I can write a column in my sleep
I checked the clock for the umpteenth time. If Terry didn’t get home soon, it could mean something horrible — I’d have to pack my own lunch.
Slowly, layer by layer, a memory poked up through the fog. When we were falling asleep the other night, didn’t she say something about having to work late?
Let’s see, there was the purple hippo pushing the baby buggy. That girl in the fish dress stood by the light socket and asked about the history assignment. Then there was —
Yeah, that’s it. Terry shook my shoulder and told me she had to work over two hours. Yeah.
Wait a minute. History assignment? When did I go back to school?
We simply MUST start getting more sleep.
Experts say sleep deprivation is an epidemic. It’s also great entertainment.
Terry works a day shift. I work nights. Too many of our conversations happen either when I’m crawling into bed or she’s crawling out. I can’t remember half of them. She only remembers the wrong halves.
”Tell me again about the flying gorilla at the baseball game. Were there two men on second base or three?”
”What are you talking about?”
She shrugged. ”That’s what I asked you. You just yelled louder, ‘The flying gorilla, tag the flying gorilla!”’
”You’re making that up. Anyway, did you call Dave?”
I threw up my hands. ”I told you two nights ago. He needed that serial number from you by yesterday or you wouldn’t get the part.”
”You didn’t tell me to call Dave.”
”Yes, I did. I asked if you were awake, you opened your eyes and said yes, I told you I talked to Dave like you asked me to do, you said you’d get him that number, then you closed your eyes again.”
Terry shook her head. ”Who’s Dave?”
Confusion and forgetfulness are among the problems caused by sleep deprivation, according to researchers.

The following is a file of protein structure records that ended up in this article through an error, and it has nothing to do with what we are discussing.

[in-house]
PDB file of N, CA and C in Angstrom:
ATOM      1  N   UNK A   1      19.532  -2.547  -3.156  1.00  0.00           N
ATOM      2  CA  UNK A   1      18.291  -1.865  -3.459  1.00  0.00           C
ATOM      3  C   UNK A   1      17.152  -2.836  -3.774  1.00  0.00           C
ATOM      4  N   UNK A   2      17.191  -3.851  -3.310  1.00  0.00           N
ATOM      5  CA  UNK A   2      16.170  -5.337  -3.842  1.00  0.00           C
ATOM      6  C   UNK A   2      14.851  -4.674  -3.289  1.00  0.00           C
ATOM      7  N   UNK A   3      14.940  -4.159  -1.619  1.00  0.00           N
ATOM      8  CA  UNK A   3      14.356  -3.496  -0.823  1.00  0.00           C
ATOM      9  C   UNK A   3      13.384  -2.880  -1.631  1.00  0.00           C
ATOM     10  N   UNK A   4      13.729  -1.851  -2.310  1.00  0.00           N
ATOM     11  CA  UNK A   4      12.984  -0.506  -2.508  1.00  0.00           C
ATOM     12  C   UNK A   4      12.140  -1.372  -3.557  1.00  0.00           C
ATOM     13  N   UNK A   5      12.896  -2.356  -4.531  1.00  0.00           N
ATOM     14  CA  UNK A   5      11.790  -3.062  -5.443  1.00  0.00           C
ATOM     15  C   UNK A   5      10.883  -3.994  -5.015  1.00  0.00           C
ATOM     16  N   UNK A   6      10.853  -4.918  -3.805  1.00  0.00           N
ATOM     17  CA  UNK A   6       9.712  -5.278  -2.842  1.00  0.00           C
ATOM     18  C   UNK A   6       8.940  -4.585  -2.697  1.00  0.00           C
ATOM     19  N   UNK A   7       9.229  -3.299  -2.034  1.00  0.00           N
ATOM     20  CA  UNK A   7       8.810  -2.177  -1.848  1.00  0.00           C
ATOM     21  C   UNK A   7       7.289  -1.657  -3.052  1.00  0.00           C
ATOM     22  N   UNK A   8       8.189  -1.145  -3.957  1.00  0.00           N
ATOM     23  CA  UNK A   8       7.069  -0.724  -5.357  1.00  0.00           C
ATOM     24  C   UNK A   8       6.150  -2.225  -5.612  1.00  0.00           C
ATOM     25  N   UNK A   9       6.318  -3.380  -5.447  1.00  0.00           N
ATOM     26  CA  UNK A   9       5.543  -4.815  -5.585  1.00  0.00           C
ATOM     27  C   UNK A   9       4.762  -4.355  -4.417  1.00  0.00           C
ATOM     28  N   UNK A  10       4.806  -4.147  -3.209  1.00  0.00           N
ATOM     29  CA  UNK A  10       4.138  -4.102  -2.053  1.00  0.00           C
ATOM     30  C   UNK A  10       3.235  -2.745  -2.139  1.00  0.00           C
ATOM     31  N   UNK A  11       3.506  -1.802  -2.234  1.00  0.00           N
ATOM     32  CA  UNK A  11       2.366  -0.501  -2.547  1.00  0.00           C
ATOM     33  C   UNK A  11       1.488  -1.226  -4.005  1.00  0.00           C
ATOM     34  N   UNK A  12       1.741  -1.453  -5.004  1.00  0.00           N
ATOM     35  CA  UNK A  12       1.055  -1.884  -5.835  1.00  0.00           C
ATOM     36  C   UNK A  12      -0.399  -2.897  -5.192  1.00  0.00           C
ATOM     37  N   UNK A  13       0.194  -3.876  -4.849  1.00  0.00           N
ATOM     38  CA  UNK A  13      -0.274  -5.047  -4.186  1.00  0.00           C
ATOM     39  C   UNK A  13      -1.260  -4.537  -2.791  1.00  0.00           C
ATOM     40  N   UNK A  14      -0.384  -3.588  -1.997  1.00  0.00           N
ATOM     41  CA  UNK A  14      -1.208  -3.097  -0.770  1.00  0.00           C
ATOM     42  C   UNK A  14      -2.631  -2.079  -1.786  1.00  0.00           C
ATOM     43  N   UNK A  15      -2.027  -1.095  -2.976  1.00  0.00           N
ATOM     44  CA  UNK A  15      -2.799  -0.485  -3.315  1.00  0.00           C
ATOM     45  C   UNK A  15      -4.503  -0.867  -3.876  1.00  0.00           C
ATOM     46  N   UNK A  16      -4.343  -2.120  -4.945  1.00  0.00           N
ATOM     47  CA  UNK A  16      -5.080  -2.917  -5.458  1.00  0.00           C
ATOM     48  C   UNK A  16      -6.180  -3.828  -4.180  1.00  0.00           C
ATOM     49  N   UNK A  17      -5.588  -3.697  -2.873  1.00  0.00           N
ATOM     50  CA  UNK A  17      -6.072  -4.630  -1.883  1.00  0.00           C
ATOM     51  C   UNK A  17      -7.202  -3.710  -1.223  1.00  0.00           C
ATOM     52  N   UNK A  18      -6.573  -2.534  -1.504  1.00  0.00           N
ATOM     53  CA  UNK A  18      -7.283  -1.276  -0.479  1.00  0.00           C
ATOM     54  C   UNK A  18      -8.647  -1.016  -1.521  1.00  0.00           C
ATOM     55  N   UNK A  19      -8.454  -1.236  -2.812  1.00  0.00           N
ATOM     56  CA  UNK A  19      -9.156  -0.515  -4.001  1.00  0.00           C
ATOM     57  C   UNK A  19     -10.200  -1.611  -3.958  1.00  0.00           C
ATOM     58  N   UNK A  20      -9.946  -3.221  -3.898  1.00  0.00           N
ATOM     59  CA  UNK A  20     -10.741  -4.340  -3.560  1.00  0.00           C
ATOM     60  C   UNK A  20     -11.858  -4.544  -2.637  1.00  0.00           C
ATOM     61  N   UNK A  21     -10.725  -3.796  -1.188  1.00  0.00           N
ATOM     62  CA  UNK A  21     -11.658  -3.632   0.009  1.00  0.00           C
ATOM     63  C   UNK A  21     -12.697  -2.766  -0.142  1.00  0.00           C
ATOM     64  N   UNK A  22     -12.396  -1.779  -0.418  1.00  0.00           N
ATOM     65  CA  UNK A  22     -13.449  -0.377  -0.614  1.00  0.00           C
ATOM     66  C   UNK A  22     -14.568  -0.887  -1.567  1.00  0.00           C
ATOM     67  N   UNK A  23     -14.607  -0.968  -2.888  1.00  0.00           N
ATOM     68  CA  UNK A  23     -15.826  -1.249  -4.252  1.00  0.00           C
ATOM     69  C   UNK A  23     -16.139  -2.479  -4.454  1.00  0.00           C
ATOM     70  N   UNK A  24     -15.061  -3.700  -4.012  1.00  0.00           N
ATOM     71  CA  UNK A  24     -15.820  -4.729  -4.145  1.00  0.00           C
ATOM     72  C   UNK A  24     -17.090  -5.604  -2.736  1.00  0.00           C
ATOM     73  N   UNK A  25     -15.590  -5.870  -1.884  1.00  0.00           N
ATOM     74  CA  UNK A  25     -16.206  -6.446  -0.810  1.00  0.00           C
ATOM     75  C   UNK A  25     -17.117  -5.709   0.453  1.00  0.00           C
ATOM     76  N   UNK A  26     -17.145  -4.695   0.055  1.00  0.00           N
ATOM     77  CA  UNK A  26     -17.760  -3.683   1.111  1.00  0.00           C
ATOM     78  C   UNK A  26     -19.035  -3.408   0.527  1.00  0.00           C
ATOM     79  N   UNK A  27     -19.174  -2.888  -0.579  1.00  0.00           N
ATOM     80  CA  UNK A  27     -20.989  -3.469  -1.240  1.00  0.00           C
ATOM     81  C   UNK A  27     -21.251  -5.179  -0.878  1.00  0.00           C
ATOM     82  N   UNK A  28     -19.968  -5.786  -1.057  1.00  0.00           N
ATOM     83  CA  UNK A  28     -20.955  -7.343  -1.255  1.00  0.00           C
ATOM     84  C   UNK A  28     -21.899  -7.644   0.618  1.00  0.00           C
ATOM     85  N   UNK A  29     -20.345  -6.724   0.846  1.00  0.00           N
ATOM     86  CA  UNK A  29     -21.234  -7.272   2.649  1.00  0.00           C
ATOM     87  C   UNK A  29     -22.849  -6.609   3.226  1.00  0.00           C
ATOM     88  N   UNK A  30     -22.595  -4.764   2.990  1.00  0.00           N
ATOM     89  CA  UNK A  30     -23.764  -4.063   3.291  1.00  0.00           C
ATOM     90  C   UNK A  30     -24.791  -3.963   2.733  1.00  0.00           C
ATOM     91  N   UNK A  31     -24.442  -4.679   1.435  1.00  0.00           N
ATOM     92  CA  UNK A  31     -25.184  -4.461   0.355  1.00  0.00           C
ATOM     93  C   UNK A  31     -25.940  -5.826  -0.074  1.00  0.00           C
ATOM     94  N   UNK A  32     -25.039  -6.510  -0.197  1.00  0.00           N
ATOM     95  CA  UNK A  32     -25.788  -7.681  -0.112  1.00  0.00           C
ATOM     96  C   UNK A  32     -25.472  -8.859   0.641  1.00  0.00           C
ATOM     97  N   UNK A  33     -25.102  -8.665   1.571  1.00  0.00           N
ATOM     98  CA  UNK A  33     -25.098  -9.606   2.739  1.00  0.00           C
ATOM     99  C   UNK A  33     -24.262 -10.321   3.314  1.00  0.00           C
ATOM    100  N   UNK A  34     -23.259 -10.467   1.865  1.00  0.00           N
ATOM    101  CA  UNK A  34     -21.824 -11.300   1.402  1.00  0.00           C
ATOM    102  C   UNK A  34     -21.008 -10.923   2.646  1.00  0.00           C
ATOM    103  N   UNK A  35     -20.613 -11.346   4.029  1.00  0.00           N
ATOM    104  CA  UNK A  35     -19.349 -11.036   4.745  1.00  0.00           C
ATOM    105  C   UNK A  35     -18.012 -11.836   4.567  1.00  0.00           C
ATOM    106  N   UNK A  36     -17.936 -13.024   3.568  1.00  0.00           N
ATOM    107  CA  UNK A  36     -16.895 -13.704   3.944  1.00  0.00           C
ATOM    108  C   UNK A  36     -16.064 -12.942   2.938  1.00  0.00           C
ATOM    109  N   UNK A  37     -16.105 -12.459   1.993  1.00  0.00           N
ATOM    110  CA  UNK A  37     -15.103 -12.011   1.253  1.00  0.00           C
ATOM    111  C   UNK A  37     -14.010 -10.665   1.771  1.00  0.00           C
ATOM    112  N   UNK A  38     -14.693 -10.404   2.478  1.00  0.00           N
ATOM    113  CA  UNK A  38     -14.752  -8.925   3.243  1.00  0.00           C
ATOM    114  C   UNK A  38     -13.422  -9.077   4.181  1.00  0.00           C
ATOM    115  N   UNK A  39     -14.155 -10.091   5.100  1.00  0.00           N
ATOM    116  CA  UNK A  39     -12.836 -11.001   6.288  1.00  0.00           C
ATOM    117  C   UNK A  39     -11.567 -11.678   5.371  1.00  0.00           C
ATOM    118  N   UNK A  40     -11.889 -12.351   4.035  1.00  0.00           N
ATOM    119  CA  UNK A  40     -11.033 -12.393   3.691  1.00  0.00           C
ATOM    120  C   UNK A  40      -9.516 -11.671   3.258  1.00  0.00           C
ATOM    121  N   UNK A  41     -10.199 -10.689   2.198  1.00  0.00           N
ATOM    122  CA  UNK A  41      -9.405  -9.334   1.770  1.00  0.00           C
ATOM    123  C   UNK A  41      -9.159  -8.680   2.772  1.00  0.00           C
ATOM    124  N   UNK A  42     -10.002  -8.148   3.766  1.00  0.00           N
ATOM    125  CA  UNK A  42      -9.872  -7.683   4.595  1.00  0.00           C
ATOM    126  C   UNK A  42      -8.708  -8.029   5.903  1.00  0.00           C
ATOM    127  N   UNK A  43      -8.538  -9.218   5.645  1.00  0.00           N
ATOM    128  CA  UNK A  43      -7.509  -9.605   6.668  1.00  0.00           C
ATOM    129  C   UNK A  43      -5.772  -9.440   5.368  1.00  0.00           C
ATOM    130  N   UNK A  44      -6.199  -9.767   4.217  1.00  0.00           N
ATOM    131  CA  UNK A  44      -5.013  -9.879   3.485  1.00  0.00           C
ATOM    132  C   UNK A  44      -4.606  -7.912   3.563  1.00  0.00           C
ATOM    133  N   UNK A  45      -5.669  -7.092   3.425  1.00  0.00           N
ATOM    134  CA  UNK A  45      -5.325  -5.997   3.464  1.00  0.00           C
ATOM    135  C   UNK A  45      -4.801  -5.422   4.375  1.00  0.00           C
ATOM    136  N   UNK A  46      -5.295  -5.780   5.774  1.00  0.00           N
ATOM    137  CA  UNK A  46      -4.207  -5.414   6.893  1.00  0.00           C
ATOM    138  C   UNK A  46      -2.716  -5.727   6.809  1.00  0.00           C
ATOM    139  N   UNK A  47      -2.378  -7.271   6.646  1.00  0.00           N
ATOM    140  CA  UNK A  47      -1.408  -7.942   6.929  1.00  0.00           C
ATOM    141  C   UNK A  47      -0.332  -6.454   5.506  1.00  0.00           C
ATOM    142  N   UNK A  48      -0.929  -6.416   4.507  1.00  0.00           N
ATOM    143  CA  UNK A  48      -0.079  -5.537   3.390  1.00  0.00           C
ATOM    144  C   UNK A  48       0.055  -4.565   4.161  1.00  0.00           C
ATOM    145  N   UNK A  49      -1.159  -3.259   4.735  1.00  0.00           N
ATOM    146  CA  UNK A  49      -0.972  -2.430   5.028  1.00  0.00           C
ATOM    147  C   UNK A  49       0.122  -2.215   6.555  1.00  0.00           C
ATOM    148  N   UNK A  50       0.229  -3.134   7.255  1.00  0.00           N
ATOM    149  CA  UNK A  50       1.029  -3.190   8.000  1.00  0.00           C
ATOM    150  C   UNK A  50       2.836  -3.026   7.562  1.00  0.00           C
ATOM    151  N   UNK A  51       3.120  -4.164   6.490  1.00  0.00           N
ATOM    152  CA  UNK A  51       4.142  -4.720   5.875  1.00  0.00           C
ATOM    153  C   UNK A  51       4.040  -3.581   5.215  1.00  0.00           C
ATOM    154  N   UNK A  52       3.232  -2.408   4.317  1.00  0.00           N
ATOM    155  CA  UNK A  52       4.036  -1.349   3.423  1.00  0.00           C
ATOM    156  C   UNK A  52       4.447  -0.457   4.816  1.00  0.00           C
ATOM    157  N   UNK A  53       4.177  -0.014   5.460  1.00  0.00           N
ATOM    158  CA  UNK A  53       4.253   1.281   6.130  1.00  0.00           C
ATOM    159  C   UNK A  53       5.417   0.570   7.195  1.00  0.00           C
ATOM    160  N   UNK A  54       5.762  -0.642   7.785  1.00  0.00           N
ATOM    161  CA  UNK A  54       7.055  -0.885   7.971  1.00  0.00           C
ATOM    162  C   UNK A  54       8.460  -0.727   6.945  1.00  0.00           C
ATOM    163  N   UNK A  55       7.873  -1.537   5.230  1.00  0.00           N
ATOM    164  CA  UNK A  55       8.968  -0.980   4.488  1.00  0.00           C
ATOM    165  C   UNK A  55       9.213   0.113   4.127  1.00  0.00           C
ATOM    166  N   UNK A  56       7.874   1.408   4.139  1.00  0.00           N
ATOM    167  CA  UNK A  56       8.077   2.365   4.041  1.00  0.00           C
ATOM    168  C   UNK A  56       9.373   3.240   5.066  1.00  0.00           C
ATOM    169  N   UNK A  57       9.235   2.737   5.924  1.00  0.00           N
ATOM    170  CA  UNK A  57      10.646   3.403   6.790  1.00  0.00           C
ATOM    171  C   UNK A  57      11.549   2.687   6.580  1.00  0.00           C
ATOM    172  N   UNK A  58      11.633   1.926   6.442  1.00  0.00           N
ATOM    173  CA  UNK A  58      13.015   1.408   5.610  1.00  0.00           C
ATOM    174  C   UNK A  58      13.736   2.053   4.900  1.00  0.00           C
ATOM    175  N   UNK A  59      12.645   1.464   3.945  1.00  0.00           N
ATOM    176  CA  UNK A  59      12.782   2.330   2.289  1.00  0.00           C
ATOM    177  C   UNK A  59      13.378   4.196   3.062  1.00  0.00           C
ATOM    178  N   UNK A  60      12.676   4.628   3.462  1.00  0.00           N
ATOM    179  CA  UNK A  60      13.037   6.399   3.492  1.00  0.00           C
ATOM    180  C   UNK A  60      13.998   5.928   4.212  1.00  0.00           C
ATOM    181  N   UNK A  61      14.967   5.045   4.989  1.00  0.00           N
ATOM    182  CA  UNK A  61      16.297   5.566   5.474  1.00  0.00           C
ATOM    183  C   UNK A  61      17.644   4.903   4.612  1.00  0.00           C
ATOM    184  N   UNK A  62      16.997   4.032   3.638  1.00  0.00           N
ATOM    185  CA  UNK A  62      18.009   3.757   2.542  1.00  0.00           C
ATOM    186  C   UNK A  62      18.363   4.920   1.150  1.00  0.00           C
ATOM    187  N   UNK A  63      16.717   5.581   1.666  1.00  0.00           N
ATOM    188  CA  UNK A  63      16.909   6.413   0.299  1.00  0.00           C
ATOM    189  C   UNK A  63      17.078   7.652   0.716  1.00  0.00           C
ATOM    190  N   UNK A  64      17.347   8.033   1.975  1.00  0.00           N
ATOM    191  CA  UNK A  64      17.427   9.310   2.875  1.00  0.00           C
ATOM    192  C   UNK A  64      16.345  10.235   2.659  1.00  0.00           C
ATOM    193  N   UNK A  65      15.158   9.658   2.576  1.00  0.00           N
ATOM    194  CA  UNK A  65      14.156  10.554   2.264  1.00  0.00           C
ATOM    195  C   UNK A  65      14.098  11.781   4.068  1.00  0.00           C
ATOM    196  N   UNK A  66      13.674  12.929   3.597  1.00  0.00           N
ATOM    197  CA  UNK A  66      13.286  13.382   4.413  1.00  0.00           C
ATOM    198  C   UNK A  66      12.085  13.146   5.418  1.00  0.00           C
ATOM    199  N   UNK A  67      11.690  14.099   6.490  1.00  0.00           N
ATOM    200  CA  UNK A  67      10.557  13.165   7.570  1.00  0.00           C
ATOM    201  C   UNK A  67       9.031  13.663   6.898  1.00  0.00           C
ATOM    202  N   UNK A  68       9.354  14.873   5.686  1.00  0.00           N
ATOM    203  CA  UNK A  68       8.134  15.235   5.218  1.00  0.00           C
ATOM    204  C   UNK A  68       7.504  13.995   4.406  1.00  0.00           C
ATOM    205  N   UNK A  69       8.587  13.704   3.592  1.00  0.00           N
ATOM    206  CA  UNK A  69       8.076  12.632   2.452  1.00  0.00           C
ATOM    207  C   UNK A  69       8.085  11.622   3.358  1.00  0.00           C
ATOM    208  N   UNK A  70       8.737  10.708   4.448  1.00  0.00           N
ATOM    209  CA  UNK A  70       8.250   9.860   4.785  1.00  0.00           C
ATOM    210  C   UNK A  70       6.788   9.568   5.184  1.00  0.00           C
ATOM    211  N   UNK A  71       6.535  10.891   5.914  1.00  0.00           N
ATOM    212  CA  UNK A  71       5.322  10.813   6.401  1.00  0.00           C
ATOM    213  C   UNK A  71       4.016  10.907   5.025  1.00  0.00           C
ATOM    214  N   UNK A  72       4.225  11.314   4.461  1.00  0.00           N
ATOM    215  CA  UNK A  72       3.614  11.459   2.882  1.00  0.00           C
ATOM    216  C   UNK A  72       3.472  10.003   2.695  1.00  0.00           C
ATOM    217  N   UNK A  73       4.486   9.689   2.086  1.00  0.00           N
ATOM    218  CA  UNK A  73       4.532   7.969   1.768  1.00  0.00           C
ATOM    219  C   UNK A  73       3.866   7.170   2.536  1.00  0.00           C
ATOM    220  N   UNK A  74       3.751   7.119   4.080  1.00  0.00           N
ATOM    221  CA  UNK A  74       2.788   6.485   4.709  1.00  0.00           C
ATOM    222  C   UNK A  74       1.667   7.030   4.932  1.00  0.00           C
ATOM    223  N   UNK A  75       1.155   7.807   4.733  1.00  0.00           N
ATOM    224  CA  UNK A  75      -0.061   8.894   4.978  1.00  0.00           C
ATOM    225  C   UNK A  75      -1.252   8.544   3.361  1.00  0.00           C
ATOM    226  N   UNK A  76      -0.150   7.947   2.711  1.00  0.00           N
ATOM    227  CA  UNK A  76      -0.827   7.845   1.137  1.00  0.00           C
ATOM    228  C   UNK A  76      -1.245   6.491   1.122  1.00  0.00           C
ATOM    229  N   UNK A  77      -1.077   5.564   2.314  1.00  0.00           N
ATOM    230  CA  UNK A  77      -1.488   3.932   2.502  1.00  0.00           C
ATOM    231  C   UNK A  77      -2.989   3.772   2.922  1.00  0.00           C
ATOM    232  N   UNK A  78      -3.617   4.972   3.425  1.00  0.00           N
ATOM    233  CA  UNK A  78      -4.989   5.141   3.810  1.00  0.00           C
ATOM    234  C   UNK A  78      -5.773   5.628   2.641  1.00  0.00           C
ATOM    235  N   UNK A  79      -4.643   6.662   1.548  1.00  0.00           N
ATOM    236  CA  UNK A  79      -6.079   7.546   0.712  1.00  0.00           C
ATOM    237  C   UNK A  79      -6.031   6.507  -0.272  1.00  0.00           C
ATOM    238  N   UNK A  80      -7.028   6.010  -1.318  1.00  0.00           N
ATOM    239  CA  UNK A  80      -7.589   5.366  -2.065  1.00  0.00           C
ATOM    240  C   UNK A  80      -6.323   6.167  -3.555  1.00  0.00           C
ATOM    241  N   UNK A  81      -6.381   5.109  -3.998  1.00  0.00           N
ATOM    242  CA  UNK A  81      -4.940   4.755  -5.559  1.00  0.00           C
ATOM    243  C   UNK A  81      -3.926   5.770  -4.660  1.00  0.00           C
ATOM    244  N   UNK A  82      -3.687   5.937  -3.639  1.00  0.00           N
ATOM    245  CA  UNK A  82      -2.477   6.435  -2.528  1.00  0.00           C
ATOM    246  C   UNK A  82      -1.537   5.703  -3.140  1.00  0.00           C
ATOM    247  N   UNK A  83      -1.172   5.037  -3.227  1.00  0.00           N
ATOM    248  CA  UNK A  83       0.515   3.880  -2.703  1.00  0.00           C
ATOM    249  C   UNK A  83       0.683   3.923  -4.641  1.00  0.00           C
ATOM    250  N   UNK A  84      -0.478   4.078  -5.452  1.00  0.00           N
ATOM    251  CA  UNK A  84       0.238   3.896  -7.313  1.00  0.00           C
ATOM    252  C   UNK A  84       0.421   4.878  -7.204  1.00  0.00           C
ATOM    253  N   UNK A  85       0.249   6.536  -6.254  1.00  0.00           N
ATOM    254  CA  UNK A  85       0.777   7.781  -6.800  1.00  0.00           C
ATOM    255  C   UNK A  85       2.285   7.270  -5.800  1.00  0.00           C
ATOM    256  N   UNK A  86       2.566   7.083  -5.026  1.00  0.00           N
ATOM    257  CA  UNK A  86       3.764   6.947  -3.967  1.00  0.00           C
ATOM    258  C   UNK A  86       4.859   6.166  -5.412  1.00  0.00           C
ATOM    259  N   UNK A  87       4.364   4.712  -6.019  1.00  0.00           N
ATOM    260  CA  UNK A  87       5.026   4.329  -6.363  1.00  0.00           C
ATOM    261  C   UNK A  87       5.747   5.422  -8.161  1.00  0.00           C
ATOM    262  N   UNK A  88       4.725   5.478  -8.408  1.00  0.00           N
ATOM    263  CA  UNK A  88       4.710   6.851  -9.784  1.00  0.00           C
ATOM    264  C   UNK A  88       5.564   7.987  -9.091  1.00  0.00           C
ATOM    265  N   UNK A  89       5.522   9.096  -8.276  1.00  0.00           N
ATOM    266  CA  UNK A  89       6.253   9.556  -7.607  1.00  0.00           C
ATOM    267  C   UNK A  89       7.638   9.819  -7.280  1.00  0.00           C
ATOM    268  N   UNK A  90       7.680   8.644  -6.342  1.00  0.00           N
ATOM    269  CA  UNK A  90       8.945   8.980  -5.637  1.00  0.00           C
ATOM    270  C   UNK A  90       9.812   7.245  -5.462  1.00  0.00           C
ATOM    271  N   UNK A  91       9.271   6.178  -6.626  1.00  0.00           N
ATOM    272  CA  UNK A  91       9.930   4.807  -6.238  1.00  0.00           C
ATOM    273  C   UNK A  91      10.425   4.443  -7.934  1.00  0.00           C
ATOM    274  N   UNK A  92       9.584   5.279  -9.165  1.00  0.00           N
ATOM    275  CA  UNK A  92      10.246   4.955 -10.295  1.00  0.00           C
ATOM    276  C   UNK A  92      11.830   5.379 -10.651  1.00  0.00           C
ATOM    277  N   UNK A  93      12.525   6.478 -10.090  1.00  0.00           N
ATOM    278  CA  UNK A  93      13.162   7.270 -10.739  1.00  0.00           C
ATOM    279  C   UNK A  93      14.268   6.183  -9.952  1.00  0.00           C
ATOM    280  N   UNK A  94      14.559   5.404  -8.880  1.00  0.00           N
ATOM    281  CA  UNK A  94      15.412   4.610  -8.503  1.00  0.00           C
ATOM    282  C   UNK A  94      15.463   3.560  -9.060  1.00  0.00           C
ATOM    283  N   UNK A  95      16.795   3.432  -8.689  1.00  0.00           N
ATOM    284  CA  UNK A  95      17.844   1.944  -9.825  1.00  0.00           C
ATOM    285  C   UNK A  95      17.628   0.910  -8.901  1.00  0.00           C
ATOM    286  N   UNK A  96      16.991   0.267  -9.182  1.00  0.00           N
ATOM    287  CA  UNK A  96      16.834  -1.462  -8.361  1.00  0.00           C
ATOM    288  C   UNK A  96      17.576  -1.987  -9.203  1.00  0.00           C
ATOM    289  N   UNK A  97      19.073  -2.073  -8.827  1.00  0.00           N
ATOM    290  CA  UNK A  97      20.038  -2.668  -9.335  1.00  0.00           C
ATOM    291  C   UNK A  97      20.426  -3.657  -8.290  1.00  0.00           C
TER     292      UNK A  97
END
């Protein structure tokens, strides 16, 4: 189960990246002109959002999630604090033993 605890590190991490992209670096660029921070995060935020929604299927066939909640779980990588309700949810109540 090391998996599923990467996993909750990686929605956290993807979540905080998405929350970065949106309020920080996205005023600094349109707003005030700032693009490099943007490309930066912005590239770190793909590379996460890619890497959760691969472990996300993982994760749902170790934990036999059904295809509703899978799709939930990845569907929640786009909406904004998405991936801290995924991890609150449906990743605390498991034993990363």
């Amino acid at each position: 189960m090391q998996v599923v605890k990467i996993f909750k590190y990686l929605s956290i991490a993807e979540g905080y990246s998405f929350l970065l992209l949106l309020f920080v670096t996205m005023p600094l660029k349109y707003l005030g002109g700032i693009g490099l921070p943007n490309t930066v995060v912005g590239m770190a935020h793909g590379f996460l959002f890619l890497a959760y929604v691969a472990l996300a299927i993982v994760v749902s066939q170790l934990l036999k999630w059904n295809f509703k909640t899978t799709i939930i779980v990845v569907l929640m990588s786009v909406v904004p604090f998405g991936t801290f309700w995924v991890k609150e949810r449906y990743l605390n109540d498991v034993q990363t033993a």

All the stress and busyness of our waking hours wreaks havoc on our synapses, neurons and other pieces and parts of our brains. Deep sleep is when the brain gathers up all the loose wires and plugs the connections back in between the nerve cells.
The less sleep one gets, the more discombobulated the brain.
Also, without sleep, a person fumbles around with the same motor skills as someone who’s legally intoxicated. Plus, you see things that aren’t there. The sleepless brain can’t compute both the images in front of you and those popping up off your peripherals.
So the brain makes things up.
Add to that the flying gorillas and girls in fish suits that you see in those fuzzy moments between asleep and awake, and things just get weird.
Terry woke me up the other night as she was struggling to get out of bed.
”Whaaa?” I snorted.
”I need to hang the marmalade up to dry.”
”I already did. — Snixx — Go backta bed.”
Twenty minutes later, my eyes snapped open. Hang up the marmalade?
I nudged Terry. ”You’re s’posed to iron it.”
”I’ll giddid inna mornin’,” she mumbled.
Communication is the key to a strong marriage. The purple hippo said so.
—- Sleep talk with Cole at firstname.lastname@example.org or on the Burton W. Cole page on Facebook.